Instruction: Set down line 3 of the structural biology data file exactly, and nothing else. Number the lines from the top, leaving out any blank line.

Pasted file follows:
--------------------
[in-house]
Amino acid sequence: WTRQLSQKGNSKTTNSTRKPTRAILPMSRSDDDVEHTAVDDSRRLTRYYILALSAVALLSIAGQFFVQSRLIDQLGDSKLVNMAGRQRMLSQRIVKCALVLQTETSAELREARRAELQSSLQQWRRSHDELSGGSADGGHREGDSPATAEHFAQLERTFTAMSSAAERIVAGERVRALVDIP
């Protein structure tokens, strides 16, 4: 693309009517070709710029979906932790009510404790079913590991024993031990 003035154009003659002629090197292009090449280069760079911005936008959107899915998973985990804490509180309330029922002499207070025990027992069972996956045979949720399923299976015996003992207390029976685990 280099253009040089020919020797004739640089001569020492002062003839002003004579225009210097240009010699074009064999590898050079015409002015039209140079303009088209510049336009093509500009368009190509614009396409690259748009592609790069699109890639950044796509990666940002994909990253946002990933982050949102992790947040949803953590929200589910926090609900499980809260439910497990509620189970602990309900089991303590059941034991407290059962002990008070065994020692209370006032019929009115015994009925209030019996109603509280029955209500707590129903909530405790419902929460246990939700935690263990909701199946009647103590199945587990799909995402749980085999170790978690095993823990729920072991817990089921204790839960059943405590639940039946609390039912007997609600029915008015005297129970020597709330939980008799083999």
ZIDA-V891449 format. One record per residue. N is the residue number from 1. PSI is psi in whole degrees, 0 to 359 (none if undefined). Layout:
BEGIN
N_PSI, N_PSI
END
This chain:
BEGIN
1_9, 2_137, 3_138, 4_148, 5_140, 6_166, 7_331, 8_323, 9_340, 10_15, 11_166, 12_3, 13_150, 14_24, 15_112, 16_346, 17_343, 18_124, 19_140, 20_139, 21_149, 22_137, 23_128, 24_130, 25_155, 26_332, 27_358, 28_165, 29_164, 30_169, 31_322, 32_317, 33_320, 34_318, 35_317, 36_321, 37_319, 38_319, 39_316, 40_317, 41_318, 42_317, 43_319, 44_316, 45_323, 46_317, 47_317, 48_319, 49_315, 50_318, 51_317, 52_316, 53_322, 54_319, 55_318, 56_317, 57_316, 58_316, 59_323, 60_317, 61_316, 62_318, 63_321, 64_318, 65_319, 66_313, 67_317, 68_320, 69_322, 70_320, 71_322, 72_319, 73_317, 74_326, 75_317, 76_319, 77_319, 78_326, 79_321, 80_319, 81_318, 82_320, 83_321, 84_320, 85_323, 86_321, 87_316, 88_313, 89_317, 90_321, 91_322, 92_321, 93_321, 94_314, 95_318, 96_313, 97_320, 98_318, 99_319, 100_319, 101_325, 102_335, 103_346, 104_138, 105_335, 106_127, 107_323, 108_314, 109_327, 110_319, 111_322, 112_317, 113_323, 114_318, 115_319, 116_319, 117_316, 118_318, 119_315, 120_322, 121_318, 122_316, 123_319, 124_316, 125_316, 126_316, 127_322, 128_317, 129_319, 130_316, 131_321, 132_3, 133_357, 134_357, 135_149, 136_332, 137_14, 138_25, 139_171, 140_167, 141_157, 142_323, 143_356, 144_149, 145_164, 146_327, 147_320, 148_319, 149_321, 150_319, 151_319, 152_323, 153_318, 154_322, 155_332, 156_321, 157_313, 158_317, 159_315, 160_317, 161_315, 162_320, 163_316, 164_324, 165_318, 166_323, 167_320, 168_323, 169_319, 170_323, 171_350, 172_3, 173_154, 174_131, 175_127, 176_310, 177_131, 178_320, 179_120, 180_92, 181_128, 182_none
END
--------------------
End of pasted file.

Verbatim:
């Protein structure tokens, strides 16, 4: 693309009517070709710029979906932790009510404790079913590991024993031990 003035154009003659002629090197292009090449280069760079911005936008959107899915998973985990804490509180309330029922002499207070025990027992069972996956045979949720399923299976015996003992207390029976685990 280099253009040089020919020797004739640089001569020492002062003839002003004579225009210097240009010699074009064999590898050079015409002015039209140079303009088209510049336009093509500009368009190509614009396409690259748009592609790069699109890639950044796509990666940002994909990253946002990933982050949102992790947040949803953590929200589910926090609900499980809260439910497990509620189970602990309900089991303590059941034991407290059962002990008070065994020692209370006032019929009115015994009925209030019996109603509280029955209500707590129903909530405790419902929460246990939700935690263990909701199946009647103590199945587990799909995402749980085999170790978690095993823990729920072991817990089921204790839960059943405590639940039946609390039912007997609600029915008015005297129970020597709330939980008799083999």